What Actually Wins Soccer Matches: Prediction of the Premier League for Fun and Profit

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1 What Actually Wins Soccer Matches: Prediction of the Premier League for Fun and Profit Jeffrey Alan Logan Snyder Advised by Prof. Robert Schapire May 6, 2013

2 Acknowledgements First and foremost, thanks are owed to my advisor, Robert Schapire, without whom this thesis would not have been possible. His excellent advice, patient explanations, encyclopedic knowledge (though perhaps not extending to soccer), and kind understanding were and are very much appreciated. Many friends and family members helped me through the obstacles, mental and otherwise, that came up along the way. My ideas developed most in talking to my wonderfully intelligent and perceptive fellow students. I would be remiss not to thank Chris Kennedy, Danny Ryan, Alex Stokes, Michael Newman, Marjie Lam, Mark Pullins, Raghav Gandotra, and the many others who listened to me whine/ramble/haltingly explain/incoherently wail until I happened upon a moment of clarity. In the darkest hours of impending thesis doom, Marjie kept me supplied with food and coffee, Chris and my parents kept me sane, and my brother continued to pester me, in the best way possible. This paper represents my own work in accordance with university regulations. ii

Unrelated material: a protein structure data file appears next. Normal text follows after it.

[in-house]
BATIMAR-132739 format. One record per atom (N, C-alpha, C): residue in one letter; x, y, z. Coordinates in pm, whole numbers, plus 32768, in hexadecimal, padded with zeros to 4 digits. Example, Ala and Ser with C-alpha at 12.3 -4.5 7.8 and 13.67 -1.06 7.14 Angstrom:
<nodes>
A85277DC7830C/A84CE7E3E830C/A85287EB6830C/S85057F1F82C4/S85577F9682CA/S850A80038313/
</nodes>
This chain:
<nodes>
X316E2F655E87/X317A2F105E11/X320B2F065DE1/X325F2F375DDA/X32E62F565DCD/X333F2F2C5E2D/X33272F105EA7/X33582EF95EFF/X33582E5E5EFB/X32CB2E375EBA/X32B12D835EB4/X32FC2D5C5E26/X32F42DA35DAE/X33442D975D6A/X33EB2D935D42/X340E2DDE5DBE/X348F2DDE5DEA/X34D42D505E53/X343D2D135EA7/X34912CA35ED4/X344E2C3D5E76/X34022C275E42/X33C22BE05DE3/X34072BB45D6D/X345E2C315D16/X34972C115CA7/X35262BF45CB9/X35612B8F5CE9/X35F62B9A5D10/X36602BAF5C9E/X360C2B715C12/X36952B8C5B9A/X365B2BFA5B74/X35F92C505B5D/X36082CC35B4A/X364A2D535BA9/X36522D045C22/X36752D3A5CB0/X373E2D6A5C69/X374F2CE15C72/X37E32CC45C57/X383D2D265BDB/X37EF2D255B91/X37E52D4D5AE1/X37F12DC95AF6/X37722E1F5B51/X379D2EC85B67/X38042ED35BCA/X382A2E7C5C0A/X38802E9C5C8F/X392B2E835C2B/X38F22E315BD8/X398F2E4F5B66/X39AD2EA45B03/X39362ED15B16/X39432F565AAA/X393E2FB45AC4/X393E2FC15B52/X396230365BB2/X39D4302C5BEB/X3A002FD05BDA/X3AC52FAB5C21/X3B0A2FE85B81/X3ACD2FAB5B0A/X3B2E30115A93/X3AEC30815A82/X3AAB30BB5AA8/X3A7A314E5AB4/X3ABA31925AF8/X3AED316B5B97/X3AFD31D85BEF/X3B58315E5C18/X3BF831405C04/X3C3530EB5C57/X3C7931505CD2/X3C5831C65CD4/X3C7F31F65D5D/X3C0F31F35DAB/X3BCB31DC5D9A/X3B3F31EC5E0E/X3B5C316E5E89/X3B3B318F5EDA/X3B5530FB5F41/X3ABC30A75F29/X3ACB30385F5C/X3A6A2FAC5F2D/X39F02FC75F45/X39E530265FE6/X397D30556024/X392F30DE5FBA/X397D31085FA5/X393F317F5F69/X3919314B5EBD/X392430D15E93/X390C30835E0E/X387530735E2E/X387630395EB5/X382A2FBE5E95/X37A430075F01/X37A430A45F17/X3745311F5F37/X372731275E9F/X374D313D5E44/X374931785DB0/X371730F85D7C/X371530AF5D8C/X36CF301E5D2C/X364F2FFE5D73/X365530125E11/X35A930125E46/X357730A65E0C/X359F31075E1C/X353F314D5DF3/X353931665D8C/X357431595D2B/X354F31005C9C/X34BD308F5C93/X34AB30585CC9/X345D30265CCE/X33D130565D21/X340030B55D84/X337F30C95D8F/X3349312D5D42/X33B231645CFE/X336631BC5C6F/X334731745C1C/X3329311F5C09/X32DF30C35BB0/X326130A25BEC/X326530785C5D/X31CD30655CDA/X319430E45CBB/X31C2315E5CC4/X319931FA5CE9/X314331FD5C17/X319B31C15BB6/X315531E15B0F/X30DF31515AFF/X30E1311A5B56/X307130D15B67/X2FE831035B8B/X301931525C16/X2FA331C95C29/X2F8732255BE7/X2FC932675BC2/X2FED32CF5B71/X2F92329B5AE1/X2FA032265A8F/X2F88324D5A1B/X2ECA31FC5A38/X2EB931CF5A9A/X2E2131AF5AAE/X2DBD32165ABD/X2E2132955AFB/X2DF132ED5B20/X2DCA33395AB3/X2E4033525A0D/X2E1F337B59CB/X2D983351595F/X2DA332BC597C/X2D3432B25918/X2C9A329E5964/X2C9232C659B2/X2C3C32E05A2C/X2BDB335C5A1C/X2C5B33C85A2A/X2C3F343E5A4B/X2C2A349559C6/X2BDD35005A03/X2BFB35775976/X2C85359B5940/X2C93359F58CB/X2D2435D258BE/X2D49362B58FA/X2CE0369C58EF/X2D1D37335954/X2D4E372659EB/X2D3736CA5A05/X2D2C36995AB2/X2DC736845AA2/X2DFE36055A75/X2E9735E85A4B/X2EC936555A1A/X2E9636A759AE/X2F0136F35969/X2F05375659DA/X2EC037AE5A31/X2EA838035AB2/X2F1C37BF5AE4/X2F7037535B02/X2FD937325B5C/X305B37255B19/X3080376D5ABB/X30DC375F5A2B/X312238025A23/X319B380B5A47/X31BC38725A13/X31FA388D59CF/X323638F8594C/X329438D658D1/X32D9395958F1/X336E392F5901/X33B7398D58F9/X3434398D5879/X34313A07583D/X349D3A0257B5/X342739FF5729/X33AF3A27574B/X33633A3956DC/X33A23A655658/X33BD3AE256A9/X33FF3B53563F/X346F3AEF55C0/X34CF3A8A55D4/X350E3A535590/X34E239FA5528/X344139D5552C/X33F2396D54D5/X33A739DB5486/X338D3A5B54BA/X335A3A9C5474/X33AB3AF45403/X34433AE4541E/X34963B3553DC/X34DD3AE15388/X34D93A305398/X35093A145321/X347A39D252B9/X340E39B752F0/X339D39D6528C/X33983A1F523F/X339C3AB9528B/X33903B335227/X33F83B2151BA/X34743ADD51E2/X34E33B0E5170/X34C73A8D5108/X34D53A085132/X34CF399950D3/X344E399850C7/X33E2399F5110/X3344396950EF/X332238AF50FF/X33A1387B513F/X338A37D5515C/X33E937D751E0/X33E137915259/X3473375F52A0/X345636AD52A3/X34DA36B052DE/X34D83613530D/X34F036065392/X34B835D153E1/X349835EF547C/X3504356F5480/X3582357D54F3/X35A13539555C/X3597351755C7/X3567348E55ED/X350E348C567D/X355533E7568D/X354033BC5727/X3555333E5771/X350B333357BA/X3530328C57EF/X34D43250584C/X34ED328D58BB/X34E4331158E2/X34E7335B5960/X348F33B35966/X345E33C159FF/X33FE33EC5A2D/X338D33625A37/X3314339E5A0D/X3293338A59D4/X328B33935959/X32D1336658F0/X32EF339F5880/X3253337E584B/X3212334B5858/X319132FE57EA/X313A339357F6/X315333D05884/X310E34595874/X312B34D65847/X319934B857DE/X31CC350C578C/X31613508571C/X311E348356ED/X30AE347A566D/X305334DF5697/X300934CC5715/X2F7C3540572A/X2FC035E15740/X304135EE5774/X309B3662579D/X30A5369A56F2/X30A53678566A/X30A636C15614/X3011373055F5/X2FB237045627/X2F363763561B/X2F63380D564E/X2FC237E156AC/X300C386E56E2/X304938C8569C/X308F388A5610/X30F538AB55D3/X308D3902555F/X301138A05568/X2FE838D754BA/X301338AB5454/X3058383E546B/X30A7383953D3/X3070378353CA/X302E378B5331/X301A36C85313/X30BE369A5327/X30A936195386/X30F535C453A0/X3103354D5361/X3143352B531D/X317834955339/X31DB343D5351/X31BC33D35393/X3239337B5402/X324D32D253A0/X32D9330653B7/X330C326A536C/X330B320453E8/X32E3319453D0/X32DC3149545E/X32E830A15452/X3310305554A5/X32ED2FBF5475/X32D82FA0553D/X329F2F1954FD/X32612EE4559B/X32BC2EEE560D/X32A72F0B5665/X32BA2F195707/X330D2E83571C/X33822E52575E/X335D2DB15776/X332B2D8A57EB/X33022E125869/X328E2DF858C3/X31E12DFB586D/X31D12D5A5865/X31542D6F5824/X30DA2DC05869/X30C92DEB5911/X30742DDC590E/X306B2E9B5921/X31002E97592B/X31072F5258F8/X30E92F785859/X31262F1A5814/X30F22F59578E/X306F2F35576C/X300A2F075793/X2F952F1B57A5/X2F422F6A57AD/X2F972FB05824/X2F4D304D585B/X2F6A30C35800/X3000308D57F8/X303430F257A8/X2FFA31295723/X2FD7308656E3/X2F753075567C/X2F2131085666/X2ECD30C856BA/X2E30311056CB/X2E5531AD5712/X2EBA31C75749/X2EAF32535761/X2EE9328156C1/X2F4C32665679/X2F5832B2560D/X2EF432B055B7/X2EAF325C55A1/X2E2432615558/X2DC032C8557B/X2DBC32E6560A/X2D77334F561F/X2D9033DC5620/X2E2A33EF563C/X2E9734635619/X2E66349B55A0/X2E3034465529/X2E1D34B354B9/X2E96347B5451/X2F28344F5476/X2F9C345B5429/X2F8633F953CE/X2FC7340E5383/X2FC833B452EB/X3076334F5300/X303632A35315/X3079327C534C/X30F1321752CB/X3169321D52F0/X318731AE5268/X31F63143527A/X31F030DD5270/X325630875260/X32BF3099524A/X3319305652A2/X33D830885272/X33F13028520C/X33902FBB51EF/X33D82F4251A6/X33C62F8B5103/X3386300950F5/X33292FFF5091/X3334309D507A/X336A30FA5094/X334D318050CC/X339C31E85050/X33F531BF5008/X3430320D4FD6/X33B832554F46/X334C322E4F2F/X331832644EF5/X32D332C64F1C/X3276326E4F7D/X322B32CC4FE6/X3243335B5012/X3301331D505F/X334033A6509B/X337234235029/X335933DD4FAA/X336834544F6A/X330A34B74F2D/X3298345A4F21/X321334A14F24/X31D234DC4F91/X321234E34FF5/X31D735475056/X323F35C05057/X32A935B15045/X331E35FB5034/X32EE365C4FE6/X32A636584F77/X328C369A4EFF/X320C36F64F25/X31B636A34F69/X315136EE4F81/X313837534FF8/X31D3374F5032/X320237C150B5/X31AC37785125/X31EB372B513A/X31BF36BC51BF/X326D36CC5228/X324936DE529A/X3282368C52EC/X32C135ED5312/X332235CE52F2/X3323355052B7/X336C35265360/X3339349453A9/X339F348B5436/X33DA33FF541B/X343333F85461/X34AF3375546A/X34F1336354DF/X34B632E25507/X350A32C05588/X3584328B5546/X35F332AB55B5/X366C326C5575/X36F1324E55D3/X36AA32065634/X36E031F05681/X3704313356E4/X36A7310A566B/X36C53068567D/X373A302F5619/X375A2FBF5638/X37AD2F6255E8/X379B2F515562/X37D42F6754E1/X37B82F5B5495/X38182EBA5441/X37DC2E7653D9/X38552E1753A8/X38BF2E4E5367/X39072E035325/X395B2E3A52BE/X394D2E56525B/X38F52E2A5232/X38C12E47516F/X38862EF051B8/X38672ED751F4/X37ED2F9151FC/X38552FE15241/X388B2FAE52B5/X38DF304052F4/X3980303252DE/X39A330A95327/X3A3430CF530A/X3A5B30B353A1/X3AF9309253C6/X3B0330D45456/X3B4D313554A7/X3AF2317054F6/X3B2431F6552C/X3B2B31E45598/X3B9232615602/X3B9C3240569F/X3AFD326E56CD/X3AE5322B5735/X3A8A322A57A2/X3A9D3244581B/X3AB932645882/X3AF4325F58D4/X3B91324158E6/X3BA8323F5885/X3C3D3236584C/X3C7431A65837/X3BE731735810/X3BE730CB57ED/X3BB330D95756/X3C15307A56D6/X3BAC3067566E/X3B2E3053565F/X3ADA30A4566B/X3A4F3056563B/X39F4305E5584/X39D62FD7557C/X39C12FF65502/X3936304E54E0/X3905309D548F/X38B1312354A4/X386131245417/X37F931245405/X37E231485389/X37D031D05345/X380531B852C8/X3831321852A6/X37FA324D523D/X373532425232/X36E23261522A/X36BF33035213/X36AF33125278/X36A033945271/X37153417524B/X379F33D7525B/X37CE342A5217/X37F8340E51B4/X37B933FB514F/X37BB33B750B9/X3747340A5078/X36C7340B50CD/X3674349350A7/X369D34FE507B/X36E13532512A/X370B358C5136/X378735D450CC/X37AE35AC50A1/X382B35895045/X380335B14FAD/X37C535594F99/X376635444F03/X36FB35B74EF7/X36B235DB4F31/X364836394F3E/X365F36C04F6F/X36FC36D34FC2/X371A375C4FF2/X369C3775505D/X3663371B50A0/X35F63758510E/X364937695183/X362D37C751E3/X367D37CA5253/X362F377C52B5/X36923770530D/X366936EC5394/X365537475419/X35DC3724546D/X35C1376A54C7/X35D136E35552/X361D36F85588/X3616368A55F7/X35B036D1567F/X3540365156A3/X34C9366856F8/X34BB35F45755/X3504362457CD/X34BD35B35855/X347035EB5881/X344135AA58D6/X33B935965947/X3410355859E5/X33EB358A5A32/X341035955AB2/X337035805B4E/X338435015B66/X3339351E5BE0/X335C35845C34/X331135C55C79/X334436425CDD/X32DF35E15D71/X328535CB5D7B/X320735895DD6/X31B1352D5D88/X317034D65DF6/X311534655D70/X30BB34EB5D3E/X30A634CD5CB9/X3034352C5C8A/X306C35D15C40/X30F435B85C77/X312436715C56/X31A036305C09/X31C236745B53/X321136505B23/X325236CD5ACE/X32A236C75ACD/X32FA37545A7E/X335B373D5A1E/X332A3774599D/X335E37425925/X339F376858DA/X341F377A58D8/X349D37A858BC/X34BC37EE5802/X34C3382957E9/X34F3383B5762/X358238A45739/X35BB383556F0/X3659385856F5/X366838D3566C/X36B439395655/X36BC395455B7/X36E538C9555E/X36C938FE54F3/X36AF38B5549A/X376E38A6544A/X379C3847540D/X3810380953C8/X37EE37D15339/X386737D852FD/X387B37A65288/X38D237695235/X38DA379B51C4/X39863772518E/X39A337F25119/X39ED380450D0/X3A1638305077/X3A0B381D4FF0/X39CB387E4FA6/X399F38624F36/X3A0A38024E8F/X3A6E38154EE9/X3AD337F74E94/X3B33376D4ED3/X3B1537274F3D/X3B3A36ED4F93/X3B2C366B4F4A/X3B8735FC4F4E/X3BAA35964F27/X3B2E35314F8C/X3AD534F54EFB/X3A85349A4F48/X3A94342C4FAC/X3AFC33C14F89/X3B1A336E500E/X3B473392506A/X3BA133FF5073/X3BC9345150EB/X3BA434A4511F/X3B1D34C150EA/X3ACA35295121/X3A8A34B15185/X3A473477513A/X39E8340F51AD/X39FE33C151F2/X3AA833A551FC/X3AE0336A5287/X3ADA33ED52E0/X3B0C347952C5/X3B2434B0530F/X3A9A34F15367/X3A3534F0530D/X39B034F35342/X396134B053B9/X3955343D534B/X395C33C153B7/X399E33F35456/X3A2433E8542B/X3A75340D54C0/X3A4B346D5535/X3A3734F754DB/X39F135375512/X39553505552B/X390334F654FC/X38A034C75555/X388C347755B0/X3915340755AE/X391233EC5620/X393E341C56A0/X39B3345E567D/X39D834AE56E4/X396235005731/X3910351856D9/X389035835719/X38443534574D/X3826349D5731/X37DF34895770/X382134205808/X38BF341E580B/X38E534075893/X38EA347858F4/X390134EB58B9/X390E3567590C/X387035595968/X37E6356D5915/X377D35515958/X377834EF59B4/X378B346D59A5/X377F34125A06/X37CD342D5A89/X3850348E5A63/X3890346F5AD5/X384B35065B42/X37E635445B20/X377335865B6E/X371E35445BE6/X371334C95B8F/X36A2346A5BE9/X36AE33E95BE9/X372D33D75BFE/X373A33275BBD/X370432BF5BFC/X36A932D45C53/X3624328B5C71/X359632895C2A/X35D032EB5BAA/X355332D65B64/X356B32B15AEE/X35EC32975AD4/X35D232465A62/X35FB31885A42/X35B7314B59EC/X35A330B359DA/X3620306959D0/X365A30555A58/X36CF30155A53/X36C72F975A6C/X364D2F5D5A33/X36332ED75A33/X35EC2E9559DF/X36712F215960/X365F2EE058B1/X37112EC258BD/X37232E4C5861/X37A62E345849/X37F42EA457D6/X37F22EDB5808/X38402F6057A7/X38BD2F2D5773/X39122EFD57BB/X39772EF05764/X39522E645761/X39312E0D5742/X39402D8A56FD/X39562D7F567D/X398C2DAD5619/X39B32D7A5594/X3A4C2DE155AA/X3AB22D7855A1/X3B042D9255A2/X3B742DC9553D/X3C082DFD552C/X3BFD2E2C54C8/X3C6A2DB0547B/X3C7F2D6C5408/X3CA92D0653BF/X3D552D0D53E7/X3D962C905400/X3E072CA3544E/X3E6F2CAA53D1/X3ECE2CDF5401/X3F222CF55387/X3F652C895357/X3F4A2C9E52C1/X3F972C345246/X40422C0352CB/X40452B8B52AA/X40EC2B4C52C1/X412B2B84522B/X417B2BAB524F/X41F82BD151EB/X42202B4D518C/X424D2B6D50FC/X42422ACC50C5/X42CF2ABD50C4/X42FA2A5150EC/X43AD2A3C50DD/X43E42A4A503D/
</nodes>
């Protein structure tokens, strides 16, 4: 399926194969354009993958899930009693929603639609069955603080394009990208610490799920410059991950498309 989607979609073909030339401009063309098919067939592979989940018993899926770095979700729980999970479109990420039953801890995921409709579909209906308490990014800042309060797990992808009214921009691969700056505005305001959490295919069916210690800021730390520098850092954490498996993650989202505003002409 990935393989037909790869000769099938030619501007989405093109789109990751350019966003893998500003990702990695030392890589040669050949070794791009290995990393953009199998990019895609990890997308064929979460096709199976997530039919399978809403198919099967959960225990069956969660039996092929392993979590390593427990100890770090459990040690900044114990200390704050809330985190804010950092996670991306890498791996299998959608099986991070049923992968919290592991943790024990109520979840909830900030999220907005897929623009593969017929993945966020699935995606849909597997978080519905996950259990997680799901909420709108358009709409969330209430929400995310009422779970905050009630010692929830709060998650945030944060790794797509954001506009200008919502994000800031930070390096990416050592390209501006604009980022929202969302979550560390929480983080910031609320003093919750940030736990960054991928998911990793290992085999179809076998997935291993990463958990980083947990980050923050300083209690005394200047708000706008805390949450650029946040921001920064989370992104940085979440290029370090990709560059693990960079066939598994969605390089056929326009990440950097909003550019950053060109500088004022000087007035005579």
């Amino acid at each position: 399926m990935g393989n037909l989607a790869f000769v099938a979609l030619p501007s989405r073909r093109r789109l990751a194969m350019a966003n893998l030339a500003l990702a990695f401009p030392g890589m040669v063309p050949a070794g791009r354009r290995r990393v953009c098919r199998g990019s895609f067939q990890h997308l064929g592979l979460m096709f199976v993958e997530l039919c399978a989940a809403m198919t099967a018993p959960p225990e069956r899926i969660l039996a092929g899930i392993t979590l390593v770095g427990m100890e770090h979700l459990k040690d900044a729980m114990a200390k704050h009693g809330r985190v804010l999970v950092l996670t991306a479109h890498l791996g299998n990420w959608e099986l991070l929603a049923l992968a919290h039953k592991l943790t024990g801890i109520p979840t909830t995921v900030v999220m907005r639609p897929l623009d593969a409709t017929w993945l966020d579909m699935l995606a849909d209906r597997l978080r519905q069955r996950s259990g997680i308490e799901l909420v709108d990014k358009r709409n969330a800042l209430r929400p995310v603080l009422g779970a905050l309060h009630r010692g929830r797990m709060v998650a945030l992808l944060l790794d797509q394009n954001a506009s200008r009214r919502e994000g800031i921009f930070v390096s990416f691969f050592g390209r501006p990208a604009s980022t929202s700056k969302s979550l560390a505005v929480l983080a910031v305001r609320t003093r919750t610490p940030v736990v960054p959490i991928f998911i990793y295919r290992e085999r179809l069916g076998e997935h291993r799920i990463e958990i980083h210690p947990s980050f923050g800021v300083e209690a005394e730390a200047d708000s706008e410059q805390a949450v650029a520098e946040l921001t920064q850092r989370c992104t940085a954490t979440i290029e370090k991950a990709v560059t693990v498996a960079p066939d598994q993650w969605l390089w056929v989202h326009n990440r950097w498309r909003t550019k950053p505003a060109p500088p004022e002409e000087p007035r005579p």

3 Abstract Sports analytics is a fascinating problem area in which to apply statistical learning techniques. This thesis brings new data to bear on the problem of predicting the outcome of a soccer match. We use frequency counts of in-game events, sourced from the Manchester City Analytics program, to predict the 380 matches of the Premier League season. We generate prediction models with multinomial regression and rigorously test them with betting simulations. An extensive review of prior efforts is presented, as well as a novel theoretically optimal betting strategy. We measure performance different feature sets and betting strategies. Accuracy and simulated profit far exceeding those of all earlier efforts are achieved. iii